The Zenbook came with Linux Mint preinstalled together with Windows 7, thus it wasn’t a surprise at all that almost everything worked out of the box:
— wired networking with Asus’ external (and included) USB to 100(0)Base T(X) adapter as well as wireless networking by Intel’s Centrino Advanced-N 6235 combined Wi-Fi and Bluetooth chip (although the original Bluetooth applet has been replaced by Blueman);
— switching on/off Wi-Fi and Bluetooth on the keyboard with Fn+F2;
— pairing up on Bluetooth (via Blueman) as well as on Wi-Fi (directly in nemo) with a BlackBerry PlayBook, the proprietary Desktop Software of which being the sole “raison d’être” of Windows 7 (the PlayBook connects for backup or recovery via USB cable only to OS X or Windows);
— printing on a Samsung ML-1665 laser printer via one of the three USB 3.0 interfaces, with all features of the printer available and of course no installation of an external driver which is still necessary in Windows 7;
— sound and the built-in micro (there is no audio-in jack) and camera with their corresponding Fn keys, although Fn+V had to be linked to video capture manually, → http://community.linuxmint.com/tutorial/view/1343;
— adjusting the brightness of the keyboard back light with Fn+F3/F4;
— suspend mode from the keyboard with Fn+F1.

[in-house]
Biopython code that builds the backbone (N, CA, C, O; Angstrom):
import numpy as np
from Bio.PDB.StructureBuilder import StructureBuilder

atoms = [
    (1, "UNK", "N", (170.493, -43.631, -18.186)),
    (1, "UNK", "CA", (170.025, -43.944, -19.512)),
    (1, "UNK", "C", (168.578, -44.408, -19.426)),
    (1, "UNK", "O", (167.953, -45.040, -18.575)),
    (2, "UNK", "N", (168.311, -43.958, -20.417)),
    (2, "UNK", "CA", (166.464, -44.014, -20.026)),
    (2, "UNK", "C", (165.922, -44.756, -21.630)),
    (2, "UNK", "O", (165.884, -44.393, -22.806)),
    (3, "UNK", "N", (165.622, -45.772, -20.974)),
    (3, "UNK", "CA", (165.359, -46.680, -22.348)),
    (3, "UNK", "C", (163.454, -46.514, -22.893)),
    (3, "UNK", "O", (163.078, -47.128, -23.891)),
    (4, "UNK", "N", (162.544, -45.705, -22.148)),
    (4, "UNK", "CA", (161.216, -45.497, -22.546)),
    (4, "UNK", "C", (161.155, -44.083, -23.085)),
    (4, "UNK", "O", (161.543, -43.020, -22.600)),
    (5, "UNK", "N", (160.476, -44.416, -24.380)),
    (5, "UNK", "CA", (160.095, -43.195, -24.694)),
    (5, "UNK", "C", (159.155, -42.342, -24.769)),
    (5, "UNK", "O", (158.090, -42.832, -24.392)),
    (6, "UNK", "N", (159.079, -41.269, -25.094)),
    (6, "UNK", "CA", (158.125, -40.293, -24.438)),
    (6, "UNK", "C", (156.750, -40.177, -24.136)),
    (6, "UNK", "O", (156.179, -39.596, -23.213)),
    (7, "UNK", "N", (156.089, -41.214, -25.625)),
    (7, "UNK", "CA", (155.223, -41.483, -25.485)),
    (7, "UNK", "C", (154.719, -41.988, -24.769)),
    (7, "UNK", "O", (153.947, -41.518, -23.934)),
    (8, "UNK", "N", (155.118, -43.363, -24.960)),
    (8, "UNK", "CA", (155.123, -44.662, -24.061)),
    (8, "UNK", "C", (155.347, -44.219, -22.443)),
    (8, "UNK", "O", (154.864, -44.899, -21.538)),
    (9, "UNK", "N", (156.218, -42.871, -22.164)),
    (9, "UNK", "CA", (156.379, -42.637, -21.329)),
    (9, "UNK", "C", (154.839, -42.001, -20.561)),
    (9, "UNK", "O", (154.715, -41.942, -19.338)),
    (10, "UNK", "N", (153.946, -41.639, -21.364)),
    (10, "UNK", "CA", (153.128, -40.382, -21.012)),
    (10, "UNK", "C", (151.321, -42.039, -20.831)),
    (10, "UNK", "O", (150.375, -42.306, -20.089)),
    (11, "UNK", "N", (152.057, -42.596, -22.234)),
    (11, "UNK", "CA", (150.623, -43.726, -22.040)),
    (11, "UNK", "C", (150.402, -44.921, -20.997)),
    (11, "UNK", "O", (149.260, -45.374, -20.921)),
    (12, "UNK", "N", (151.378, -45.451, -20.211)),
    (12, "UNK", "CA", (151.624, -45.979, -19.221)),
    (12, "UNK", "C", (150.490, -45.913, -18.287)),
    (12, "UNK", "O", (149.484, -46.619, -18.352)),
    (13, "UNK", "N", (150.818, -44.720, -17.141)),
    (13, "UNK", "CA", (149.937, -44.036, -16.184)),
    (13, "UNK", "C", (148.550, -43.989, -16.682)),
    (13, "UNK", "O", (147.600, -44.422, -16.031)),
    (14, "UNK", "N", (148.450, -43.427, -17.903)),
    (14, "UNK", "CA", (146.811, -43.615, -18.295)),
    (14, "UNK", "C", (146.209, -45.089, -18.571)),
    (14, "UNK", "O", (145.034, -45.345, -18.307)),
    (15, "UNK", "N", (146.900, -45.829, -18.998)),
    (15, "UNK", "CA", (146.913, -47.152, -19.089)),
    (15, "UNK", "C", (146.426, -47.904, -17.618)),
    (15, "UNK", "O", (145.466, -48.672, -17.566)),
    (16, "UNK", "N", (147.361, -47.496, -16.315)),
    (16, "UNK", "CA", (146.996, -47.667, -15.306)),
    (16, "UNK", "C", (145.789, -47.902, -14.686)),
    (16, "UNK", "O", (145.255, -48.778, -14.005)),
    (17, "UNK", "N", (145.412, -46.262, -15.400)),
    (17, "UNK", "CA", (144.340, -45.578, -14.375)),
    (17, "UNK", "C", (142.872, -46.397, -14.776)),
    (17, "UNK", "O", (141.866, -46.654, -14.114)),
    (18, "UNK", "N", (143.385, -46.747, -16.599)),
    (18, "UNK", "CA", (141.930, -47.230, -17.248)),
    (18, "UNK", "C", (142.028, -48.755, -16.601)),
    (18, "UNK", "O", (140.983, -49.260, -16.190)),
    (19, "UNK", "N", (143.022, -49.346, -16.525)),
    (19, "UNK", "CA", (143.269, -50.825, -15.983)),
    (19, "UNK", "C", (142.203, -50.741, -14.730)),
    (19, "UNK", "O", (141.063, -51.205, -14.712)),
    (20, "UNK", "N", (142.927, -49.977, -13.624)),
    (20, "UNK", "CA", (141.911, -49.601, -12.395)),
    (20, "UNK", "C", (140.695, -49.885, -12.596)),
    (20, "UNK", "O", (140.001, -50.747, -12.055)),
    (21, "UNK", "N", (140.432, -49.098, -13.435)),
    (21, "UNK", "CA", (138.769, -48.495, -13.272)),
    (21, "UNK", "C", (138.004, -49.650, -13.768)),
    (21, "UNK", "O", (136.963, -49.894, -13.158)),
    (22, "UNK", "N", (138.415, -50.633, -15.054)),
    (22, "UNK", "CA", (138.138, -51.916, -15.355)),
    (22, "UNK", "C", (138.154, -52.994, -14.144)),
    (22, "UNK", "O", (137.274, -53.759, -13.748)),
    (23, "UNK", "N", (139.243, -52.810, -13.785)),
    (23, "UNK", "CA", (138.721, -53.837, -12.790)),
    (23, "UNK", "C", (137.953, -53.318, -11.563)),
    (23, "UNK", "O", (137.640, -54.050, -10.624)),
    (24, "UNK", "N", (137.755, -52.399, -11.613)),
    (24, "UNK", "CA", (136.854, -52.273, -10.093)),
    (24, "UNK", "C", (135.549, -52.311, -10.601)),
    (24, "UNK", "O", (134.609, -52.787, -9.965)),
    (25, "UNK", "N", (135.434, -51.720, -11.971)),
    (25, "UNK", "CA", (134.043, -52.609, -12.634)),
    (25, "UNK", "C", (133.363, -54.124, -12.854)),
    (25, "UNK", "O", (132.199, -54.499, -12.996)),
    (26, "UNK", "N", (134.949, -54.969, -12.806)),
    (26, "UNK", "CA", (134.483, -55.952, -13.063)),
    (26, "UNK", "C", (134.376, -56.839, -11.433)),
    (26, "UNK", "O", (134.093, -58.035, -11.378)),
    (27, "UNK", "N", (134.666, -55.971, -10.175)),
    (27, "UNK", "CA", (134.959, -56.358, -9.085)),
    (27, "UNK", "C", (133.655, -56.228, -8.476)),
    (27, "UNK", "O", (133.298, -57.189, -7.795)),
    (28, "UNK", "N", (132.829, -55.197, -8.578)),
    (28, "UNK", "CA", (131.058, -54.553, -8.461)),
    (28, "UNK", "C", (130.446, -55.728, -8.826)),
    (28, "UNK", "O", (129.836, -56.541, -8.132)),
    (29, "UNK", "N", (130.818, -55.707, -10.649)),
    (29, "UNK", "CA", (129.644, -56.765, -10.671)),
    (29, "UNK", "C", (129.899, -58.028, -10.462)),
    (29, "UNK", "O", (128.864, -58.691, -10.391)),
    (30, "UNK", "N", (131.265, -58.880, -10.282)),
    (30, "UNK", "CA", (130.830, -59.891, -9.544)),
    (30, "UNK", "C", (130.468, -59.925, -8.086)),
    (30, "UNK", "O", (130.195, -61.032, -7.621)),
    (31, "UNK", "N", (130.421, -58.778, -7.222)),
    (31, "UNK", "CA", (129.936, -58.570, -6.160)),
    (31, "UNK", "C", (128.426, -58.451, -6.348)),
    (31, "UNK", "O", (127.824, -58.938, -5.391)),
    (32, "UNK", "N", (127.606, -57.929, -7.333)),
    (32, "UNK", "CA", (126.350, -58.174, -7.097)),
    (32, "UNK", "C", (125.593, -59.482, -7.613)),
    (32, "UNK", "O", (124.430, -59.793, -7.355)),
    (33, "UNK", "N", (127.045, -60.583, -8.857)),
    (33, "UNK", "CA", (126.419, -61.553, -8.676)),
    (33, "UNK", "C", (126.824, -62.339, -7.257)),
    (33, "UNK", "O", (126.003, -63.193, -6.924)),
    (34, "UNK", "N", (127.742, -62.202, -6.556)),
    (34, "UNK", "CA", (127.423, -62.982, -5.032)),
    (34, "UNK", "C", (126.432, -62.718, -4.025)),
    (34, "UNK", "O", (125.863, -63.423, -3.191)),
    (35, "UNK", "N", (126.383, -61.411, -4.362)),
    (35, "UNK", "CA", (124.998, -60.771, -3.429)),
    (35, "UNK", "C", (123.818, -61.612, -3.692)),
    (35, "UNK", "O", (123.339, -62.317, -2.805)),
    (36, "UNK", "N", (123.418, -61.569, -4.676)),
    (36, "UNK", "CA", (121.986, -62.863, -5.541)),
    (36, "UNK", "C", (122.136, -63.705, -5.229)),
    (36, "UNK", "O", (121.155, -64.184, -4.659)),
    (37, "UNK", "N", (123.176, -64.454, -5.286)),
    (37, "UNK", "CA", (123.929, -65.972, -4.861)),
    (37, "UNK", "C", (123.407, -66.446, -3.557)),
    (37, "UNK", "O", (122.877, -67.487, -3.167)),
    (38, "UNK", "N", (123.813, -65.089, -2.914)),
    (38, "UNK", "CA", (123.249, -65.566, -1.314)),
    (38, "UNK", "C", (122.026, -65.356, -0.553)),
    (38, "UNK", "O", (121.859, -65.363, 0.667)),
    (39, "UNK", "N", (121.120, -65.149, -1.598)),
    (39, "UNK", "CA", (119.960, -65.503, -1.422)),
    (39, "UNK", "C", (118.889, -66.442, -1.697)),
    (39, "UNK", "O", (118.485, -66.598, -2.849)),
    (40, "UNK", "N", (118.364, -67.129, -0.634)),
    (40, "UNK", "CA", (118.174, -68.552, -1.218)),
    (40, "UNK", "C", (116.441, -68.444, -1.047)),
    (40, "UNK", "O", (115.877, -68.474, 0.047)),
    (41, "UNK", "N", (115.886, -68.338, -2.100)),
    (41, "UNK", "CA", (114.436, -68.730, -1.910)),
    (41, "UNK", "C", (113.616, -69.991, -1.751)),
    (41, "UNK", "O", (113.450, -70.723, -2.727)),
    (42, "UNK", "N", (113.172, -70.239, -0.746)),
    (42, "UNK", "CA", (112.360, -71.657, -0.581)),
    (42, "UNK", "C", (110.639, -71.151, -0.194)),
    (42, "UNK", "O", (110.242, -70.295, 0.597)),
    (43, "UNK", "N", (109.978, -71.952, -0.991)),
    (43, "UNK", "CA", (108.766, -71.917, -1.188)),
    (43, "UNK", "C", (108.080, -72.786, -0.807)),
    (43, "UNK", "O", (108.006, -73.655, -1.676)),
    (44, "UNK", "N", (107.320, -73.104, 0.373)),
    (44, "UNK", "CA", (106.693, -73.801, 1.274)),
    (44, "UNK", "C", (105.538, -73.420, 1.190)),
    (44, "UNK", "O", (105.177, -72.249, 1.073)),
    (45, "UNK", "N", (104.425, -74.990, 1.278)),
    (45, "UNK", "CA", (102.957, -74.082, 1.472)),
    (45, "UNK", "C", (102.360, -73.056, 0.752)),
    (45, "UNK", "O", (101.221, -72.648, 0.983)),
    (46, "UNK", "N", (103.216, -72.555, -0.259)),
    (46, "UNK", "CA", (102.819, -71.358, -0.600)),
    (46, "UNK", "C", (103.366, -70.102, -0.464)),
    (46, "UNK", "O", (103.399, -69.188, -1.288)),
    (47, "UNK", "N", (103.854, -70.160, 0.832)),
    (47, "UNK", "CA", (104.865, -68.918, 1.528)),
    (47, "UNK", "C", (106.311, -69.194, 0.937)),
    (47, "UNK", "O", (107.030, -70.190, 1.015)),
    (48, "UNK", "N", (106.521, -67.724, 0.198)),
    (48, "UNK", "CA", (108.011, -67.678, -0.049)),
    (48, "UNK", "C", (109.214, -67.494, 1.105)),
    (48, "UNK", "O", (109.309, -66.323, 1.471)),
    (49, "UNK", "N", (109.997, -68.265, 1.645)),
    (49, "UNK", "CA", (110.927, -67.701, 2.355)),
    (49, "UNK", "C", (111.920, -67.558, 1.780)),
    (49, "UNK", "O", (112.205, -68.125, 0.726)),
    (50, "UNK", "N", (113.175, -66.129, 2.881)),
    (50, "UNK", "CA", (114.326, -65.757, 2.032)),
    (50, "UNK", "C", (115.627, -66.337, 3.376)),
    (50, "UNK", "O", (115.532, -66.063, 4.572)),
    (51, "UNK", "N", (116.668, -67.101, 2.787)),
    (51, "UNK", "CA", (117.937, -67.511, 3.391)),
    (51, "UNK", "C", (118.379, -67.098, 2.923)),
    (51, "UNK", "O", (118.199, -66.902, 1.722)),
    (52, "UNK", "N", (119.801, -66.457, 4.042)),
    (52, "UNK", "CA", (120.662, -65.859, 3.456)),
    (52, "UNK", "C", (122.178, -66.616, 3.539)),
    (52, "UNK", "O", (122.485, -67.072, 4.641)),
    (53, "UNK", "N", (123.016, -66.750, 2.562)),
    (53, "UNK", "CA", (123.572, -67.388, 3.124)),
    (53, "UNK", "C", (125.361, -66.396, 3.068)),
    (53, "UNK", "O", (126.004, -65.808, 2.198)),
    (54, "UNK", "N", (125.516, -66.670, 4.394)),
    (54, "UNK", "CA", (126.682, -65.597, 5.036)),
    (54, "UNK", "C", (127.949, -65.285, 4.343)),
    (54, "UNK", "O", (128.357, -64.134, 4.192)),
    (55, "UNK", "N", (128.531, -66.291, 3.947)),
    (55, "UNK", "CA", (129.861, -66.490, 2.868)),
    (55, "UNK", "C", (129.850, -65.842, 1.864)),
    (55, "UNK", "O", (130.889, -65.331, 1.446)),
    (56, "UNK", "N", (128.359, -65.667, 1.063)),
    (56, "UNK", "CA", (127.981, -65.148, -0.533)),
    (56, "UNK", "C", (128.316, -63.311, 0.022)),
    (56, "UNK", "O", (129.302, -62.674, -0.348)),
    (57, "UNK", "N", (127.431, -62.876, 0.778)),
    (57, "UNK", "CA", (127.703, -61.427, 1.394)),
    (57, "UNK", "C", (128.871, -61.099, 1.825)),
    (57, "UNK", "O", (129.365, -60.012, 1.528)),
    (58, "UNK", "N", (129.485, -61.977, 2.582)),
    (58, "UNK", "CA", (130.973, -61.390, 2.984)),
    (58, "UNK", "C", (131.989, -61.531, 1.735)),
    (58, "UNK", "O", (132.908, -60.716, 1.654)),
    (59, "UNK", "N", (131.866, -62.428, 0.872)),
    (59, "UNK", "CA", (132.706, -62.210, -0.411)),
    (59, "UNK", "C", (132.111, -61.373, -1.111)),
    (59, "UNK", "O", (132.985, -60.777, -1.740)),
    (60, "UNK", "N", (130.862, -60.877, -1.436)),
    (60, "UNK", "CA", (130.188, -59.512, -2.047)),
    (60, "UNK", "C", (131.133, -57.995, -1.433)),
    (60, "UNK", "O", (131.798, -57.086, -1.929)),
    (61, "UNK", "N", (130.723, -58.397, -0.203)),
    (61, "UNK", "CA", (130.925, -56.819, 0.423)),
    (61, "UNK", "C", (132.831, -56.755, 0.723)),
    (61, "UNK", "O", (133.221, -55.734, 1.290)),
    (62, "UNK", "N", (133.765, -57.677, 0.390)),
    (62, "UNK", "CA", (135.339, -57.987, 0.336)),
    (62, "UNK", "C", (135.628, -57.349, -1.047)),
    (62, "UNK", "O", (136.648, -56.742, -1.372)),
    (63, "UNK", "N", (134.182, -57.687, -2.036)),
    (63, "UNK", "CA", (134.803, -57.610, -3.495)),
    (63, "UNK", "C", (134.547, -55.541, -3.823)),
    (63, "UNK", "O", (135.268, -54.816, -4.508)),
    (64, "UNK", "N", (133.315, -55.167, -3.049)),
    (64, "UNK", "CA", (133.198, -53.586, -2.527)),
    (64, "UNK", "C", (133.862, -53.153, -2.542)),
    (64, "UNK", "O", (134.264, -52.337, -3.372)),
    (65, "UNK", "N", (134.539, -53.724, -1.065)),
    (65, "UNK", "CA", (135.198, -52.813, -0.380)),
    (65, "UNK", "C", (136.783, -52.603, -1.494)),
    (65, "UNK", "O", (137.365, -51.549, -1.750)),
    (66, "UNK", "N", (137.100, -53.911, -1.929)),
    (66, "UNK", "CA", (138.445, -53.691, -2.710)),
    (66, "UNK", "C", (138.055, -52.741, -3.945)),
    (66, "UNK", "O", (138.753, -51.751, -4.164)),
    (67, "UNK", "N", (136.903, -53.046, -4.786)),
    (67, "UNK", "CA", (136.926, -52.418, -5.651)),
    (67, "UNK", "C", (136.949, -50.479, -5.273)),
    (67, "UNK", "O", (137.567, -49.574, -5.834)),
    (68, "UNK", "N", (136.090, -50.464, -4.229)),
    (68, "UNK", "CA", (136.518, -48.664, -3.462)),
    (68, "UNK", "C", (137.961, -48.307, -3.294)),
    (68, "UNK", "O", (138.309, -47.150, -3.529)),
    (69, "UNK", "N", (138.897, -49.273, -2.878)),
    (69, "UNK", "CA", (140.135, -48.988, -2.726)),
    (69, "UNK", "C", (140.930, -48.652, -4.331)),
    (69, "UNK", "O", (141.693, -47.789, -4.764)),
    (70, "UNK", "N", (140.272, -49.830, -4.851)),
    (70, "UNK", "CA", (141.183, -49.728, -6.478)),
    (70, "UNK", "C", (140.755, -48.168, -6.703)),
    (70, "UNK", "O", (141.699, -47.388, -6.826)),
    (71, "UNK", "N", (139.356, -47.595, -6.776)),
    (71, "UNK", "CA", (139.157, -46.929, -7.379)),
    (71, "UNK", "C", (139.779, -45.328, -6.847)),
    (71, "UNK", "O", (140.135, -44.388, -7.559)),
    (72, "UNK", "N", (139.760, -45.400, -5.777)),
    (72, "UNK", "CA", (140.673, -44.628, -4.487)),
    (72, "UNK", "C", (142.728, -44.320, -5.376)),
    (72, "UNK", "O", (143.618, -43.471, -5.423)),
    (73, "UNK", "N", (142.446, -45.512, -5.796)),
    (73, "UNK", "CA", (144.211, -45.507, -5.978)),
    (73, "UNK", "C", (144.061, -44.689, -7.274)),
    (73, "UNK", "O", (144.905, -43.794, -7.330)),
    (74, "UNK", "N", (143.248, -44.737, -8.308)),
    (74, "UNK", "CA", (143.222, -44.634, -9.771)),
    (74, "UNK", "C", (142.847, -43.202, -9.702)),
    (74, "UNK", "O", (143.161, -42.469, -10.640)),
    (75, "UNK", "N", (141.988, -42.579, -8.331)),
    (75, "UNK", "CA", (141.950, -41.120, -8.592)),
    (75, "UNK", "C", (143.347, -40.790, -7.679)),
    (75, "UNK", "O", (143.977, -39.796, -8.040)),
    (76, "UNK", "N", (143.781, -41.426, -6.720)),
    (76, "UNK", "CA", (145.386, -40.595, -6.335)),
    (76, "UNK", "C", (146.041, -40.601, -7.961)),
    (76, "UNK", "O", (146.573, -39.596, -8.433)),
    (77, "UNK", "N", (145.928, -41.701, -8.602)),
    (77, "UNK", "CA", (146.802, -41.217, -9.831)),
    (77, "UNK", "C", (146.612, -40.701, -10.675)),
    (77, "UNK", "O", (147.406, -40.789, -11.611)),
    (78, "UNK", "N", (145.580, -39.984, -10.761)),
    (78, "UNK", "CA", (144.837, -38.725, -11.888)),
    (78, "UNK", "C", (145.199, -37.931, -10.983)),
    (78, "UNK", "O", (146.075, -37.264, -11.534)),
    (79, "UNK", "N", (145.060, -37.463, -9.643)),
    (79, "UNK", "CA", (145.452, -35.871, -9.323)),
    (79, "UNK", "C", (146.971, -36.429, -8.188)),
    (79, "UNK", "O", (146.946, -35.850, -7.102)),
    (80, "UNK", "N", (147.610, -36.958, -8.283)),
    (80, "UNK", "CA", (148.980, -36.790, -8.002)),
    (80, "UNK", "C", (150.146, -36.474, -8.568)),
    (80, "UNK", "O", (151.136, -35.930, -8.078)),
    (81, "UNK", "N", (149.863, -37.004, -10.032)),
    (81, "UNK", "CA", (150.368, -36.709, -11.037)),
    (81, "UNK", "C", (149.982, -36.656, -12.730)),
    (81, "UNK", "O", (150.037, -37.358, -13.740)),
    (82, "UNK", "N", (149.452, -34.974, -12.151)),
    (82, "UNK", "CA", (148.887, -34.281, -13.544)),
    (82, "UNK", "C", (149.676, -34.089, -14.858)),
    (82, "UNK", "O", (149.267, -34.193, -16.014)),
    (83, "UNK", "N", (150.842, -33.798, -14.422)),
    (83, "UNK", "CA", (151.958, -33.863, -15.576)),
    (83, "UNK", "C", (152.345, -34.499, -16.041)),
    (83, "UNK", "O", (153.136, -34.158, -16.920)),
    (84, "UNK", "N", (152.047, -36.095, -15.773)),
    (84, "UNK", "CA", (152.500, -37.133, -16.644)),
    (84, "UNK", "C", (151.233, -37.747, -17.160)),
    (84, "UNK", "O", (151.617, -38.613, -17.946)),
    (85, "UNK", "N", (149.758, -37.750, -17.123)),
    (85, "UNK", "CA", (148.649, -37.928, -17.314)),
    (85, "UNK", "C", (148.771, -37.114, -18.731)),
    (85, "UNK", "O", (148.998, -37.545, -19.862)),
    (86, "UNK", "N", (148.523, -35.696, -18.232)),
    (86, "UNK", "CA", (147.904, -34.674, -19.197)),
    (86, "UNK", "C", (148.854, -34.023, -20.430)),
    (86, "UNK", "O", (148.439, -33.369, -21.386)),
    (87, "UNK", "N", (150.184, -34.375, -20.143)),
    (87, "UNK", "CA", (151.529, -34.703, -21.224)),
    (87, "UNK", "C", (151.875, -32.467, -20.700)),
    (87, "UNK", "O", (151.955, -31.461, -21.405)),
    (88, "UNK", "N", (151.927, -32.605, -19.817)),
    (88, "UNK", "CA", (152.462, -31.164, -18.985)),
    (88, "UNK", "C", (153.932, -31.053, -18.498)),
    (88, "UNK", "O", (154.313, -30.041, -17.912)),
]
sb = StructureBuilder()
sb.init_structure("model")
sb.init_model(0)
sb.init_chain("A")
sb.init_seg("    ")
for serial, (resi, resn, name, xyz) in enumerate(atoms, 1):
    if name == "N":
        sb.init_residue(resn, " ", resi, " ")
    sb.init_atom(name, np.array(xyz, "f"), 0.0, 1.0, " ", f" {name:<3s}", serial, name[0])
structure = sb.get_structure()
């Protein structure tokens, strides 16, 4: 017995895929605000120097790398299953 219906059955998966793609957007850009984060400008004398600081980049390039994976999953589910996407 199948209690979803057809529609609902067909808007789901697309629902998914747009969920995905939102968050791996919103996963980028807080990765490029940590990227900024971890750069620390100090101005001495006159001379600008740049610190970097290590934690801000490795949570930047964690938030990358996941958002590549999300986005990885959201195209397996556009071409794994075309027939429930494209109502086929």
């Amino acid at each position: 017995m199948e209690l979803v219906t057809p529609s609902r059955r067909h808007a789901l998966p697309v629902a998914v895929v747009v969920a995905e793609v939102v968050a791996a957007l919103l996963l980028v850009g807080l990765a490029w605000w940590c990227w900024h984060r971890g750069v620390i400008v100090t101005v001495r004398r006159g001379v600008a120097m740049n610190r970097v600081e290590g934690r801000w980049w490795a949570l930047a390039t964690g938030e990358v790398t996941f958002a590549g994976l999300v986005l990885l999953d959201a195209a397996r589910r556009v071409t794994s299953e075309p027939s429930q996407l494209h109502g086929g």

|What doesn't work:|
Although the brightness of the display is adjustable in the brightness panel applet, its control keys Fn+F5 and Fn+F6 are not recognized (as of kernel 3.5.0-27 and BIOS v212). Key Fn+A of the automatic ambient light control isn’t recognized either.
Kernel mode hibernation does not return from sleep state, so user space hibernation has to be used instead, → http://community.linuxmint.com/tutorial/view/1346.
|What was done to make it work:|
The brightness keys can be emulated by software, → http://community.linuxmint.com/tutorial/view/1349.
The touchpad has been largely criticized in reviews for its bad usability, although its problems were exclusively due to the very poor quality of Asus’ original Windows drivers. And as the controllability of the synaptics driver in Linux is enormous (→ http://community.linuxmint.com/tutorial/view/1361), this touchpad is actually much better than the same device on a Mac Pro or Air.
There was some optimization to be done for the soldered-in 32 GB SSD, → http://community.linuxmint.com/tutorial/view/1366.
Although powertop reports some room for optimization of the power consumption in battery mode too, this little Zenbook works 4½ to 5 hours on battery.
It is just amazing, how much smoother than Windows Mint works on a modern, though relatively modest PC hardware (as it should have been long ago, compared to Mac :-)…